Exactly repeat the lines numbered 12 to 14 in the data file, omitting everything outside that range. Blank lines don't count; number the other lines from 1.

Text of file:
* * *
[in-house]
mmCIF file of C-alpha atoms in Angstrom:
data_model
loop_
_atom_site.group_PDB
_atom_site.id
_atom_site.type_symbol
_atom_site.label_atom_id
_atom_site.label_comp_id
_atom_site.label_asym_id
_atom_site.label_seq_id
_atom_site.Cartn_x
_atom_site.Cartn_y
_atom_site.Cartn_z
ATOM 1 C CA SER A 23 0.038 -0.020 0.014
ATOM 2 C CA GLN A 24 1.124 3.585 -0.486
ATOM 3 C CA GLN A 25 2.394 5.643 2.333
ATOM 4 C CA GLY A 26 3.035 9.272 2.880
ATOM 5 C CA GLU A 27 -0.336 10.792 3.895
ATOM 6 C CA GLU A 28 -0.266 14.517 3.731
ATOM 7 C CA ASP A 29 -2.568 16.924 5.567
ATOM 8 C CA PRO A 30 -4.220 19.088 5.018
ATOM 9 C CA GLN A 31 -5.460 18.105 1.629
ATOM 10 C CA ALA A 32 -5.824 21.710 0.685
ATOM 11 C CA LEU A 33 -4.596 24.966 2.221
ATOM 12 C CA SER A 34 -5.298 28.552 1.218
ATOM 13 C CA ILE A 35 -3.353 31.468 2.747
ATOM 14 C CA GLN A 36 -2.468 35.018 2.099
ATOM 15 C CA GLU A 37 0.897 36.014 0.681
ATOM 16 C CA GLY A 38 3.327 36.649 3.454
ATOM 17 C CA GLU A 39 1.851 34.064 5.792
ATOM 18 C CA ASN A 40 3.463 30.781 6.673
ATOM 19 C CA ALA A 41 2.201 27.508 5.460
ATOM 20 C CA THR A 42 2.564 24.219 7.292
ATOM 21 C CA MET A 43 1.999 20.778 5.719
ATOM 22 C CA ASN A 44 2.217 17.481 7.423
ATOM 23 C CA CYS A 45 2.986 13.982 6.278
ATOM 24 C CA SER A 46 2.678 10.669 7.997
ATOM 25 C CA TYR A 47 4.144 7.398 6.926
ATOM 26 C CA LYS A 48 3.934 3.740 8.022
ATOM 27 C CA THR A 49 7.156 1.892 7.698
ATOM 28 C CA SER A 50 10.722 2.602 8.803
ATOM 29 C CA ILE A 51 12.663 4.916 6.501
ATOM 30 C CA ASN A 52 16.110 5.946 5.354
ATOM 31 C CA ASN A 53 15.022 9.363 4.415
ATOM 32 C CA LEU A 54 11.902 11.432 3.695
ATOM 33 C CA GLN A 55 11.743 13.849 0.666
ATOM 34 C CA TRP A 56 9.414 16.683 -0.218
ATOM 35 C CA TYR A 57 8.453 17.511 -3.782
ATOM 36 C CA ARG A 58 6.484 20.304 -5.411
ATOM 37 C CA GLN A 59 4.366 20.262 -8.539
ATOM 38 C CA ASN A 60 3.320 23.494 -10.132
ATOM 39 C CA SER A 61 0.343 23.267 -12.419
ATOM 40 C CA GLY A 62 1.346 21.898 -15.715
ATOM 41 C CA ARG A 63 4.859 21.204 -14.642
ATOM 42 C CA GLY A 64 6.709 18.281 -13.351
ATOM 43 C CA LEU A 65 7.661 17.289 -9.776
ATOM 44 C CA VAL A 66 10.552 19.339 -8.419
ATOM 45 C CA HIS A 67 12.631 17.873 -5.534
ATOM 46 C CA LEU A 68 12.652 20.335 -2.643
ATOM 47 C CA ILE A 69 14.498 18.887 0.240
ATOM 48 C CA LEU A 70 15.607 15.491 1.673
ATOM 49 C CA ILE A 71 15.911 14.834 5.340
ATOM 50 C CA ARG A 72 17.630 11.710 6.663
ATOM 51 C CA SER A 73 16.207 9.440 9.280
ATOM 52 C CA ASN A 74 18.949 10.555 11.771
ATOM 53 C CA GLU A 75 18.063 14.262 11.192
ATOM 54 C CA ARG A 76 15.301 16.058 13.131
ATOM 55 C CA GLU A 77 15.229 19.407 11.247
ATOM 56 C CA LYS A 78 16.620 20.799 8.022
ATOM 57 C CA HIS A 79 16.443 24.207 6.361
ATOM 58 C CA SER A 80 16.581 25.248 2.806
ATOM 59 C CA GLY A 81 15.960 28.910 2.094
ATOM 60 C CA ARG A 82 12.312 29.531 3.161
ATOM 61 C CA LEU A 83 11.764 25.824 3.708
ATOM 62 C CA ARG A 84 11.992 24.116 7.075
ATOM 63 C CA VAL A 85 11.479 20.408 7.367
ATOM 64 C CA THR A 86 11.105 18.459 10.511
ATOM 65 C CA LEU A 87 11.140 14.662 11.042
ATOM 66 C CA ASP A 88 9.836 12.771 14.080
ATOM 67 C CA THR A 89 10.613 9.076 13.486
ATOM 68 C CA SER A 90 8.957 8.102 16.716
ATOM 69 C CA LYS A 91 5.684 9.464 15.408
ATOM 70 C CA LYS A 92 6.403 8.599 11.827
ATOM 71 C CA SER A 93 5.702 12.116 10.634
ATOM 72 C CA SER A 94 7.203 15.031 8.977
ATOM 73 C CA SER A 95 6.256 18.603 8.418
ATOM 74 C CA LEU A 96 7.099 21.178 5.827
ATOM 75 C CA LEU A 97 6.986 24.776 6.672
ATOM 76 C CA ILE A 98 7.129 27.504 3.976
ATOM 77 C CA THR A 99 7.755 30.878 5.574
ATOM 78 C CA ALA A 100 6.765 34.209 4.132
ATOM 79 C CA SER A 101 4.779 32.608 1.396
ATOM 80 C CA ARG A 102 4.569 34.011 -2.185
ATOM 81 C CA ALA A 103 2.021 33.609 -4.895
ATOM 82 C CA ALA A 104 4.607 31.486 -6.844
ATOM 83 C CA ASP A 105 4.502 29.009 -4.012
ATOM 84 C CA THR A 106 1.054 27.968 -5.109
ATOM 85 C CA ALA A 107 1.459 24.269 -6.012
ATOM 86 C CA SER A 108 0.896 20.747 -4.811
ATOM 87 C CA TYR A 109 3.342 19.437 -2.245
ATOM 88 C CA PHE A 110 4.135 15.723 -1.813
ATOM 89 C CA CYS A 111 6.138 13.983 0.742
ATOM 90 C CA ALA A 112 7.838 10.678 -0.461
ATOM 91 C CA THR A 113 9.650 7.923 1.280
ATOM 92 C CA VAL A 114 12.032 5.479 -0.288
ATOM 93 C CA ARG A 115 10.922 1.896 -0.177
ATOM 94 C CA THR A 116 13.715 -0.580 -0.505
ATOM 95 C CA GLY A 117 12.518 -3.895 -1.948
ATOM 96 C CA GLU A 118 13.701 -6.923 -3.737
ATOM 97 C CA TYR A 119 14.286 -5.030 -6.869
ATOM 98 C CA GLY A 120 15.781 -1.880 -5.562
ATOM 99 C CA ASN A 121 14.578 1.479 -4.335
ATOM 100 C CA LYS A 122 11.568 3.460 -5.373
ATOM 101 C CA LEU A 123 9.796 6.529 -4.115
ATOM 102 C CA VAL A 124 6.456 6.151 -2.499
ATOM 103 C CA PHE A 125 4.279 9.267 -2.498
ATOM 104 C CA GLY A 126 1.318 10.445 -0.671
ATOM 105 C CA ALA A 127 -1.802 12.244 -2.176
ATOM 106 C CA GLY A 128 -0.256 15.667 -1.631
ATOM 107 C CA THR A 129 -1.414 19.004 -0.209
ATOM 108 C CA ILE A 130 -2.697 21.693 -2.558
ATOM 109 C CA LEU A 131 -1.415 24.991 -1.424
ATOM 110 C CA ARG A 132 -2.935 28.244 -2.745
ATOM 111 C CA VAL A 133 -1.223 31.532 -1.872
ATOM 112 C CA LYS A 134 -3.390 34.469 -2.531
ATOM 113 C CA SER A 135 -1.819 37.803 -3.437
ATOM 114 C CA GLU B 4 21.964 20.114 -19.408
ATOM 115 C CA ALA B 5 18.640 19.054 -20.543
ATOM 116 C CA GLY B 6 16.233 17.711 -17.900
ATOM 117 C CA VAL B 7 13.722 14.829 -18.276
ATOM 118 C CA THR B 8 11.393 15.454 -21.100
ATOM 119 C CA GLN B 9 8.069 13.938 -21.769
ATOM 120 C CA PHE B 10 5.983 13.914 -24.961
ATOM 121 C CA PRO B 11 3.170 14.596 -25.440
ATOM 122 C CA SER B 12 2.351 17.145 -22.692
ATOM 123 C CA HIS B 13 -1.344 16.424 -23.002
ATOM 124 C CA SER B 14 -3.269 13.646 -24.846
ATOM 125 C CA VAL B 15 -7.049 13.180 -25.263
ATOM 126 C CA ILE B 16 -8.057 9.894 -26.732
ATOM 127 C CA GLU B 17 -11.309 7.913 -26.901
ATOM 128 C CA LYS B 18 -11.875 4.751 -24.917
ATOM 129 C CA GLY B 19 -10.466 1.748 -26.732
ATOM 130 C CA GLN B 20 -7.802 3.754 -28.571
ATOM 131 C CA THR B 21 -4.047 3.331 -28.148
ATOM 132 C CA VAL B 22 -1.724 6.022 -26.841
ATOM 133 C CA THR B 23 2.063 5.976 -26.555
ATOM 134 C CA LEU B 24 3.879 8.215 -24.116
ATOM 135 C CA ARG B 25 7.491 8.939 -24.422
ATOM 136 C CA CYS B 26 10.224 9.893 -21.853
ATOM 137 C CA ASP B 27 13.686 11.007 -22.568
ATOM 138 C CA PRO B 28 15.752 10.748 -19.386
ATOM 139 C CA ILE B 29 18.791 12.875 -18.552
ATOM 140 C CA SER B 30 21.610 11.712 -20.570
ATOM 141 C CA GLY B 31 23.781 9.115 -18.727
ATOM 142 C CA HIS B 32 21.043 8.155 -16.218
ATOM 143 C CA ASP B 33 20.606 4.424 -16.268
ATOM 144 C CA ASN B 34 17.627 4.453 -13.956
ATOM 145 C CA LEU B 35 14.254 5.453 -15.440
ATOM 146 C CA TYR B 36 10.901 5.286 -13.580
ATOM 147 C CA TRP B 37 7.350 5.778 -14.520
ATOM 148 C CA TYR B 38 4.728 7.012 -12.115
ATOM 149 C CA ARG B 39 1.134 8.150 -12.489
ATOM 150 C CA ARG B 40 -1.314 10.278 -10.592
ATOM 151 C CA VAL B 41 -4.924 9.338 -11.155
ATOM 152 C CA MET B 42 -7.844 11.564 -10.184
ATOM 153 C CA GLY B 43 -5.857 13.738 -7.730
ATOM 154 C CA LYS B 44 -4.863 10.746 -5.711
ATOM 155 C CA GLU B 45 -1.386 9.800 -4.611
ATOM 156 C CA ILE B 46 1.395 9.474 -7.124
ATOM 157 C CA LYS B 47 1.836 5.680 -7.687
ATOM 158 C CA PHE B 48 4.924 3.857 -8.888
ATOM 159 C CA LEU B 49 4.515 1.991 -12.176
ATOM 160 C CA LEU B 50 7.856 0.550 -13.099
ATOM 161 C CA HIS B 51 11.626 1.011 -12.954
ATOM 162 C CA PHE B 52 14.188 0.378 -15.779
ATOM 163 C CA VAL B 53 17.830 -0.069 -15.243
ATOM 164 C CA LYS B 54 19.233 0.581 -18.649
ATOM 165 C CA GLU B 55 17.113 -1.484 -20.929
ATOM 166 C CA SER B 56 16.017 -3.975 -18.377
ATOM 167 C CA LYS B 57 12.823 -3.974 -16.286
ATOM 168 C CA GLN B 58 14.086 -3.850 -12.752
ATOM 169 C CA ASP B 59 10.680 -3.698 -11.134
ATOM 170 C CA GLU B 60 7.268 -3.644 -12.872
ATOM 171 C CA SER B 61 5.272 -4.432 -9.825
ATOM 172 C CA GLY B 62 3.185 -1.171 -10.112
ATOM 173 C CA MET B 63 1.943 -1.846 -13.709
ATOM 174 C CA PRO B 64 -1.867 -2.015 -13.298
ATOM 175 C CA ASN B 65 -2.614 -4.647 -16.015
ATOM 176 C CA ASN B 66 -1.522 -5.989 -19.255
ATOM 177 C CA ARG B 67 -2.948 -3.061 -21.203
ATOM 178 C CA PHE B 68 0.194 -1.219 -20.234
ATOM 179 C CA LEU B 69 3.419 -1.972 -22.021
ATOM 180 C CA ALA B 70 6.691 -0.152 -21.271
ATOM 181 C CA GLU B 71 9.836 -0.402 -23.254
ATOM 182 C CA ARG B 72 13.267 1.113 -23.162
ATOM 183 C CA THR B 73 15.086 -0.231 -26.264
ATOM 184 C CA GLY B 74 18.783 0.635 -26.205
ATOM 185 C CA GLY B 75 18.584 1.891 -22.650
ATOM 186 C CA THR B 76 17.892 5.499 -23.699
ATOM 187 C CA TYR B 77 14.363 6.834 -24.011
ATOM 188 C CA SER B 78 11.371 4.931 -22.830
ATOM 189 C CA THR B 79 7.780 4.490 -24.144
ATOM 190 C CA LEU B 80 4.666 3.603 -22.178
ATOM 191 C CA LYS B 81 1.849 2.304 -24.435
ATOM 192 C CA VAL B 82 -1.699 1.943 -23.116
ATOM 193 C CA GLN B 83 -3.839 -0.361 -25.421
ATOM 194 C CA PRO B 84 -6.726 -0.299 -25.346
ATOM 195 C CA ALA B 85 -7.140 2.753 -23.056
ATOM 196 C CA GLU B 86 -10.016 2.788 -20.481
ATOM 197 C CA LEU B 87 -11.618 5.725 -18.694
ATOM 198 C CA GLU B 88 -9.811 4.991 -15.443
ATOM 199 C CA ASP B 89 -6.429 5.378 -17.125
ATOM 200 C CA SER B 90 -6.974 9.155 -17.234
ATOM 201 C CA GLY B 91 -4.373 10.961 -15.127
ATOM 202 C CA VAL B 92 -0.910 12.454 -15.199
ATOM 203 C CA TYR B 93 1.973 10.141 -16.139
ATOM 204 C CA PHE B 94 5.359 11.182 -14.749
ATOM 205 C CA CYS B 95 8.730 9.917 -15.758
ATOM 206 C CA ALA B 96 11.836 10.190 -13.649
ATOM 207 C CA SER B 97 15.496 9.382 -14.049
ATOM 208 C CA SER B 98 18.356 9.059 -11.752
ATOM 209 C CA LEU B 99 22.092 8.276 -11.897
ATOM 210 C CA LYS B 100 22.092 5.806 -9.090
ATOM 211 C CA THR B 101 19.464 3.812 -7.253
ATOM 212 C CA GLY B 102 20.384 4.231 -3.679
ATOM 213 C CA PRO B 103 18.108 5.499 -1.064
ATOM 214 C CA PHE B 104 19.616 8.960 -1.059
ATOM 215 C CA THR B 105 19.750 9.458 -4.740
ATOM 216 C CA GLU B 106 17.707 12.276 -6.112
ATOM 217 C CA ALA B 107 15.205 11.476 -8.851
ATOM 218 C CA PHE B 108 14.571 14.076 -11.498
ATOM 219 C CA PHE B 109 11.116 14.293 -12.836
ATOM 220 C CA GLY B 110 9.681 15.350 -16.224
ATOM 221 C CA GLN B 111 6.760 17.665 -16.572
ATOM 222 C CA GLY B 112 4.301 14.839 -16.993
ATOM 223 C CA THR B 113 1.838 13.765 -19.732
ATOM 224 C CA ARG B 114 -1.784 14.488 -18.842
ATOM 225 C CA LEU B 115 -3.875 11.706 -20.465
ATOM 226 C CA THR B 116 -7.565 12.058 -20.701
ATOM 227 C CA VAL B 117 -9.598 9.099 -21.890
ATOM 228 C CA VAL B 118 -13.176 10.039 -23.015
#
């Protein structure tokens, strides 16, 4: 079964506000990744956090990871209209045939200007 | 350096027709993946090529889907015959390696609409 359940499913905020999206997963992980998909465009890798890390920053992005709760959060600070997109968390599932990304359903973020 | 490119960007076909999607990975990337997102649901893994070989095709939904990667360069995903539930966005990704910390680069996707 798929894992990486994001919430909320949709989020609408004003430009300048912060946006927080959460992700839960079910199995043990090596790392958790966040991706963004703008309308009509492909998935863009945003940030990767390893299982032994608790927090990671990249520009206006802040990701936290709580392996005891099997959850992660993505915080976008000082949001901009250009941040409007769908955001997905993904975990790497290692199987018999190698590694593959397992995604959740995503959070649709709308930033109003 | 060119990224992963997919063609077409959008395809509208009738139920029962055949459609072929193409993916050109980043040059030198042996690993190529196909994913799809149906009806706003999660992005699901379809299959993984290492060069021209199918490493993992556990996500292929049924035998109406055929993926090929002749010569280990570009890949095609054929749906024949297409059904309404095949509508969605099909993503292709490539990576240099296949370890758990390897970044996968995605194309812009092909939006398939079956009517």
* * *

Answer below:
_atom_site.Cartn_x
_atom_site.Cartn_y
_atom_site.Cartn_z